Back to the new index table, Under the Index key columns tab, there should be the column we just added (if it’s not, switch the page and it will appear). SQL Server has automatically chosen a name for the index and if needed this can be changed but why not go with the defaults. To complete the index creation just hit the OK button one more time:

Once this is done, let’s run the exact same query and look at the I/O reads again:

This time, we got 1 physical, 13 logical, and 11 read-ahead reads which is significantly less than before. Notice that we got the exact same result back with much less disk activity and access to the cache within the addition of a single index and SQL Server fulfilled the request of this query but did significantly less work. Why is that? Well, we can look at a few things to explain this. First, let’s go to Object Explorer, right-click our table and choose Properties:

This will open the table properties window and if we switch over to Storage page, there’s a Data space item which represents the size of the data in the table in megabytes (in this case 2.68 MB) and the first time when we ran the query without the index, SQL Server had to read every row in the table but the index is only 0.367 MB. So, after we created the index, SQL Server could execute the same query by only reading the index because in this case the index is 7.3x smaller than the actual table:

We can also look at the statistics. Statistics play a significant role in the database performance world. Once the index is created, SQL Server automatically creates statistics. Back to Object Explorer, expand the table, expend the Statistics folder and right-click the statistic with the exact same name as previously created index and choose Properties:

Again, this will open the statistics properties window in which we can switch to Details page under which we can see that the index is broken into different ranges:

You’ll see hundreds of these ranges in statistics on tables and because of them, SQL Server knows if values searched for are at the very beginning, middle, or end of an index and therefore it doesn’t need to read the entire index. Usually, it will start at some percentage thru and just read to the end of it.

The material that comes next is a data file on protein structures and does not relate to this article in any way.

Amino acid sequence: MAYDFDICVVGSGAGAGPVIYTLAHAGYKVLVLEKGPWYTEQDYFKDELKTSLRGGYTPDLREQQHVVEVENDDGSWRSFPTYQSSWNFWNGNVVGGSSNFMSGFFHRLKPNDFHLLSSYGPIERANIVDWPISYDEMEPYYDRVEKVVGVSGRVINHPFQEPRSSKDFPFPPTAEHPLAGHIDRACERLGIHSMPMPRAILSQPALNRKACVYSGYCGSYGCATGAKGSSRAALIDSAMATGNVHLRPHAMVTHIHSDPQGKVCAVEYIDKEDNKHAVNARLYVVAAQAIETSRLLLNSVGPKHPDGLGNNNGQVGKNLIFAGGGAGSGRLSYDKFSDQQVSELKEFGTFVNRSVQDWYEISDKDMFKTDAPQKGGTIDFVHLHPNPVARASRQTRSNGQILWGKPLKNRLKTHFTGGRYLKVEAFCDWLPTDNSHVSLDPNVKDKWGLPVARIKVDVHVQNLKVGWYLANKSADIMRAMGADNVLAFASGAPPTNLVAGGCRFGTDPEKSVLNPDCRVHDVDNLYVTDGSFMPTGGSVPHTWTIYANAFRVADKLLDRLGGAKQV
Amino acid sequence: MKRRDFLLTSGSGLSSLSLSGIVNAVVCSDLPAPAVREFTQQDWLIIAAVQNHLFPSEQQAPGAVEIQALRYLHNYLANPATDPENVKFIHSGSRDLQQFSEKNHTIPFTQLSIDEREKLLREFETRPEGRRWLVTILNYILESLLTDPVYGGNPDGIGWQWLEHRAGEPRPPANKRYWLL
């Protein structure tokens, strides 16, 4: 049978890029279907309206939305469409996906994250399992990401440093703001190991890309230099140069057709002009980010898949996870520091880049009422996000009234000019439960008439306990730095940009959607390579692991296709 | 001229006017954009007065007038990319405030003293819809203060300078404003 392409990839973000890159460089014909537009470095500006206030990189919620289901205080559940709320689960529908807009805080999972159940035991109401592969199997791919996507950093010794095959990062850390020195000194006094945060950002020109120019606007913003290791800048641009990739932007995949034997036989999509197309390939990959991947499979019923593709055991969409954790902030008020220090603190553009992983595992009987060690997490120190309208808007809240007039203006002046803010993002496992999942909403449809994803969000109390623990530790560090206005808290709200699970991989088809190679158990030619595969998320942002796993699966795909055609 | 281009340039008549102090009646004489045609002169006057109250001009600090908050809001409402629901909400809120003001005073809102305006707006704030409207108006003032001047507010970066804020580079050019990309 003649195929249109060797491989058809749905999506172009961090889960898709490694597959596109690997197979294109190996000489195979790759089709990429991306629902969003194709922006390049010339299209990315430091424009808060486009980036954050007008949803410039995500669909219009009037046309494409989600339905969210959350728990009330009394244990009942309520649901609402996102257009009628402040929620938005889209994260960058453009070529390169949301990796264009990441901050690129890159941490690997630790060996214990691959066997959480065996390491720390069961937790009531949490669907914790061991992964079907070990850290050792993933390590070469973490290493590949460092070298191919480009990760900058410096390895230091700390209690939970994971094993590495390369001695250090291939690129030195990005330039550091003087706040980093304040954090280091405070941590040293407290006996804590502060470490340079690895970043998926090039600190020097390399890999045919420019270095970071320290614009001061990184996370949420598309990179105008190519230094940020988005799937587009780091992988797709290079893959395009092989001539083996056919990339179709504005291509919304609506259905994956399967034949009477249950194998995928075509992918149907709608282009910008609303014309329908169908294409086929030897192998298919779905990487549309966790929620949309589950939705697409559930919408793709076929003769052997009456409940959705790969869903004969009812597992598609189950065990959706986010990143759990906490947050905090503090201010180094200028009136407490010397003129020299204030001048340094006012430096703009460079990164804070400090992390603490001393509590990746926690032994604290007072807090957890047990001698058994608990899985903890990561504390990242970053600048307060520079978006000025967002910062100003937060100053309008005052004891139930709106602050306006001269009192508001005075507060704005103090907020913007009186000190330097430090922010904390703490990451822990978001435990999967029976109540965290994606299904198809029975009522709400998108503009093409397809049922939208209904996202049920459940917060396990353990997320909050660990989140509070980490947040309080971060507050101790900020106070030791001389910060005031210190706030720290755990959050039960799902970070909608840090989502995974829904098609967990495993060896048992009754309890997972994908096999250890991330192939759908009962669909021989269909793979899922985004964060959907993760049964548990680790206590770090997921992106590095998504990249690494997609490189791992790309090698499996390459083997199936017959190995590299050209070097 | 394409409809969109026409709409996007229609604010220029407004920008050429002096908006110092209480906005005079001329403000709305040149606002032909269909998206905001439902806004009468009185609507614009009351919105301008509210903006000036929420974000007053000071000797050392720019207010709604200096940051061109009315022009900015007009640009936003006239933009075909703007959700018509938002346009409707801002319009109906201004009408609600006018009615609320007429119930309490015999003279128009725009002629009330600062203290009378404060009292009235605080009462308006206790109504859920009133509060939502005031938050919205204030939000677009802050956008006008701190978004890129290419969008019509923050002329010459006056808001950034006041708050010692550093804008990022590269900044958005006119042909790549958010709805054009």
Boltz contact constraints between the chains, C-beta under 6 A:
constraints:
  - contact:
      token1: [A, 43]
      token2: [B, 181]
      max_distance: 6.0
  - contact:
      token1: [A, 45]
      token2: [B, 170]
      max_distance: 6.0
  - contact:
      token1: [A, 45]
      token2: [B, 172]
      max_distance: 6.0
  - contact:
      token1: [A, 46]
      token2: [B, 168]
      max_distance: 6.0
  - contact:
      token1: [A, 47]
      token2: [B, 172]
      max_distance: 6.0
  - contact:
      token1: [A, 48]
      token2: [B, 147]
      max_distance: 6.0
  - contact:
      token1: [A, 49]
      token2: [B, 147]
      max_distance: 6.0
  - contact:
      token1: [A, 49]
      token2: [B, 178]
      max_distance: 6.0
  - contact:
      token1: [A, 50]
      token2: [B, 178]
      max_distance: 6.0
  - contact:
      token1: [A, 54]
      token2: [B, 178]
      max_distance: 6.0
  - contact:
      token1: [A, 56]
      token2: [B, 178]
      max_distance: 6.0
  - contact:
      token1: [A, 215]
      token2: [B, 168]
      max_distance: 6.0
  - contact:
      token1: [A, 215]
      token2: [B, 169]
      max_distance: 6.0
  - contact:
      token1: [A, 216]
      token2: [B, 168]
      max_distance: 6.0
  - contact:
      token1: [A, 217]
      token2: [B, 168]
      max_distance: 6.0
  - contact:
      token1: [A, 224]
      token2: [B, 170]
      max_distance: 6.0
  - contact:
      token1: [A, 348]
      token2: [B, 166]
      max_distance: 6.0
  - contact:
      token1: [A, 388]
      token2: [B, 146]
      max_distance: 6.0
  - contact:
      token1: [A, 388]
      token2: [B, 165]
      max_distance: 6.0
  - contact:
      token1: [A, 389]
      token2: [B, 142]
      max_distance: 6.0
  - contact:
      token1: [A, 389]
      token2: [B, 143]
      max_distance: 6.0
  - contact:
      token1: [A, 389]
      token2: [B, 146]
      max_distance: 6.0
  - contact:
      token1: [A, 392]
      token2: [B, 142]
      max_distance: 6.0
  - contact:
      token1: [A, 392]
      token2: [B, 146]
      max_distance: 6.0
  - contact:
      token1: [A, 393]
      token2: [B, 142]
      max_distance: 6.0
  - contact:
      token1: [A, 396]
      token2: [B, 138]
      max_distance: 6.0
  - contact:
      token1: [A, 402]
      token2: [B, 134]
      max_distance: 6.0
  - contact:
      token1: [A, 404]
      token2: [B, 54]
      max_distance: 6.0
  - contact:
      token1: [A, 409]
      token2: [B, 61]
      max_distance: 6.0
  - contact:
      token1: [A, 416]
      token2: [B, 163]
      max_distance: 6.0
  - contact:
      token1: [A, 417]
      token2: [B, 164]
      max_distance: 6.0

So, these two factors: an index is usually smaller than a table and the fact that statistics are maintained on an index allows the SQL Server to find the particular data we’re looking for by using fewer resources and more quickly. Bear in mind that the indexes provide for a performance increase when the data is being read from a database but they can also lead to a performance decrease when the data is being written. Why? Simply because when inserting data into a table, SQL Server would have to update both the table and the index values increasing the writing resources. The general rule of thumb is to be aware of how often a table is being read vs how often is written to. Tables that are primarily read-only can have many indexes and tables that are written to often should have fewer indexes.

Columnstore index

A columnstore index is a technology for storing, retrieving and managing data by using a columnar data format, called a columnstore. Creating a columnstore index is similar to creating a regular index. Expand a table in Object Explorer, right-click on the Index folder and there will be two items: Clustered and Non-Clustered Columnstore Index:

Both commands open up the same new index dialog. So, rather than showing the same process of creating another type of indexes let’s look at an existing Columnstore indexes in our sample database. Now, what I like to do is to run a query from below against a targeted database and it will return a list of all indexes for all user tables from that database:

USE AdventureWorks2014
SELECT DB_NAME() AS Database_Name, AS Schema_Name, AS Table_Name, AS Index_Name,
       i.type_desc AS Index_Type
FROM sys.indexes i